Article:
The Kirkus reviewer, however, described it as “spirited but ultimately unsatisfactory”. And why? – you’ve already guessed. Because Mr Darcy and Eliza Bennet never appear. How could it be called a prequel, she or he argued, when only Lady Catherine, of all the P&P characters, really feature in my book at all?

Yes, even Kirkus, the premier source of reviews, possesses at least one reviewer who assumes that every Austenesque prequel has to be a prequel to P&P, the only book she ever wrote.

To be fair to Kirkus – once I’d stopped kicking the furniture long enough to complain – they seemed mortified. They instantly offered me a second review, free of charge, and the second reviewer really liked it. (“An intelligent prequel packed with enjoyable Austen references… McVeigh displays a brilliant, spot-on command of Austen’s diction and tone.” Thank you, Kirkus Reviews!)

But my point still stands. P&P first… the rest nowhere! ☹

And this is a terrible thing for all of Austen’s other works of utter genius. It can even be a pretty terrible thing for the stars of its numerous adaptations, with actor Colin Firth being Example A. He has publicly complained that – grateful as he was for having been cast as Mr Darcy – it had so identified him to most filmgoers that he had missed out on interesting roles afterwards. The curse of P&P!

Anyway, on to Lady Susan!

So, why did I choose to write a prequel to Lady Susan? Why didn’t I simply join other Austen-struck writers doing spinoffs of P&P?

First, because Lady Susan represents Austen’s only attempt at showcasing serious villainy. Austen’s Lady Susan makes Mrs Norris of Mansfield Park look almost civilized – and even the wickedly passionate Maria Bertram like some kind of a Girl Scout. When not amusing herself by seducing married men – or by wrecking the peace of her family by attempting to seduce their rich young heir – Austen’s Lady Susan is trying to force her gentle daughter into marrying a man she loathes. Why would anyone wish to write a book about Lady Susan?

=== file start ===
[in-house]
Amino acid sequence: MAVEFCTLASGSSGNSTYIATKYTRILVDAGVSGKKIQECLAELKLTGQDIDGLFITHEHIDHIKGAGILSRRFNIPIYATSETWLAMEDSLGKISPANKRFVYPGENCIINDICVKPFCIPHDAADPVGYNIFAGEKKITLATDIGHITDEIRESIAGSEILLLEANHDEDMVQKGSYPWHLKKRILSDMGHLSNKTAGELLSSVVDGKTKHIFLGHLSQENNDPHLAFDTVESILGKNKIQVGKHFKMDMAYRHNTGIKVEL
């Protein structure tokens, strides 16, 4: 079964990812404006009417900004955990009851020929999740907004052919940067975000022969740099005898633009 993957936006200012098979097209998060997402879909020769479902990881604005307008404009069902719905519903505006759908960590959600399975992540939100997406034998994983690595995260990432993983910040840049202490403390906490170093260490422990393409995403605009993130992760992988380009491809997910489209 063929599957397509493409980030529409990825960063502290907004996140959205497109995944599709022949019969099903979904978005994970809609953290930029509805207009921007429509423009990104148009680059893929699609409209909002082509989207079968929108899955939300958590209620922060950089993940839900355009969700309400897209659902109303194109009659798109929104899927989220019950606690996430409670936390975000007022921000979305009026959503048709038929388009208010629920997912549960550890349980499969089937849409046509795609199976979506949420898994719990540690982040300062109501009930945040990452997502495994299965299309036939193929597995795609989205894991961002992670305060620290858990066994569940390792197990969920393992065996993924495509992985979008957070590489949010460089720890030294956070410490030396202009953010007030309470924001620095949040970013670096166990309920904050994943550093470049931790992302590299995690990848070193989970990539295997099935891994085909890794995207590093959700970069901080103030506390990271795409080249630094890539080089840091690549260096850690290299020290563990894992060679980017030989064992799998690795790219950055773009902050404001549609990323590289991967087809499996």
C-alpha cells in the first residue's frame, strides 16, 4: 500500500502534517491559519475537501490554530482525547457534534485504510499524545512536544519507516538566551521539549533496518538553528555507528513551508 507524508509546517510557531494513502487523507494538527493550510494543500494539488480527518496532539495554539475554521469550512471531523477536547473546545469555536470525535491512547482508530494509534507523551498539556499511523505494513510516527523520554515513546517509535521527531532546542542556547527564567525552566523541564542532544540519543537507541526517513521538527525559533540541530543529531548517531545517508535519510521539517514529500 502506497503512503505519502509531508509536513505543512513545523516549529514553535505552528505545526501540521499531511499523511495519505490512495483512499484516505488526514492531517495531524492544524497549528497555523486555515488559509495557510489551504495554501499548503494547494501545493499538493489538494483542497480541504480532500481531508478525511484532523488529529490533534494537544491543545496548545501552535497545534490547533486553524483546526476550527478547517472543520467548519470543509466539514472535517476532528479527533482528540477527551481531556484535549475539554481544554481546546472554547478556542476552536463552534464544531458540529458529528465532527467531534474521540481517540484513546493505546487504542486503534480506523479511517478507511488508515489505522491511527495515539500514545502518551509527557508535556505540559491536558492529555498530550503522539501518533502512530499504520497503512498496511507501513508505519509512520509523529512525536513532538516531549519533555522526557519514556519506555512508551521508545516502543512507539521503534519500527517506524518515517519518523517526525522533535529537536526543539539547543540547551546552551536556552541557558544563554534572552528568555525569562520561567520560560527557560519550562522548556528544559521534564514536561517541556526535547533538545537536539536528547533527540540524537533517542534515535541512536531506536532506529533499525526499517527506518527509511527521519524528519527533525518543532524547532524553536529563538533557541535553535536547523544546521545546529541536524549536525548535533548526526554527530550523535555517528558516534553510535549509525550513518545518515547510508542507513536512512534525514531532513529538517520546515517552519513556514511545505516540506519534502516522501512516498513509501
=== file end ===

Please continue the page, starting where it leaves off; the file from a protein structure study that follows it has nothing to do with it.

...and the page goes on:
Well, partly because I became fascinated in how she became so villainous, at 35 – her age in Austen’s Lady Susan. In my own novel she’s still just sixteen and – though certainly self-interested and notably manipulative – is also witty, engaging and affectionate. There are hints as to her ultimate character – if anyone’s character is set by their mid-thirties – but the reader is certainly hoping that her machinations will triumph with regard to her cousin Alicia’s love match – in fact, the reader’s pulling for young Susan all the way.

Yes, I give clues – she remarks at one point, “It was a very pretty letter. It was almost too pretty to burn” – but it would take an alert reader to spot them.

Why isn’t “my” Susan closer in character to Austen’s Lady Susan? – It isn’t just because I’m saving most of the character development for the sequel. It’s really because I simply find it impossible to imagine that any sixteen-year-old could be truly villainous – I don’t see how they could manage it in the time. I was also too charmed with the idea of her engaging with Frank Churchill, and with her taking the fancy of Lady Catherine de Bourgh… In fact, the whole idea of the prequel had been percolating in my brain for ages. It just took me about fifteen years to get up enough nerve to write it! (My agent was also against it, as being too close to genre fiction.)

But now I’m beginning to think that maybe, just maybe, I’ve done Jane Austen a tiny favor. I know many people who have gone back to Lady Susan and read it, mostly for the first time, having read Susan, A Jane Austen Prequel.

Of course, Susan would be selling still better had I only been smart enough to instead scribble Darcy as the Bloodthirsty Vampire Headmaster of Hogwarts or Eliza Bennet: Buttered Scones with Strawberry Jam (A Cosy Mystery).

Hmm. Now there’s a thought…

Thank you, Alice, for sharing why you wrote about Susan!

About the Author: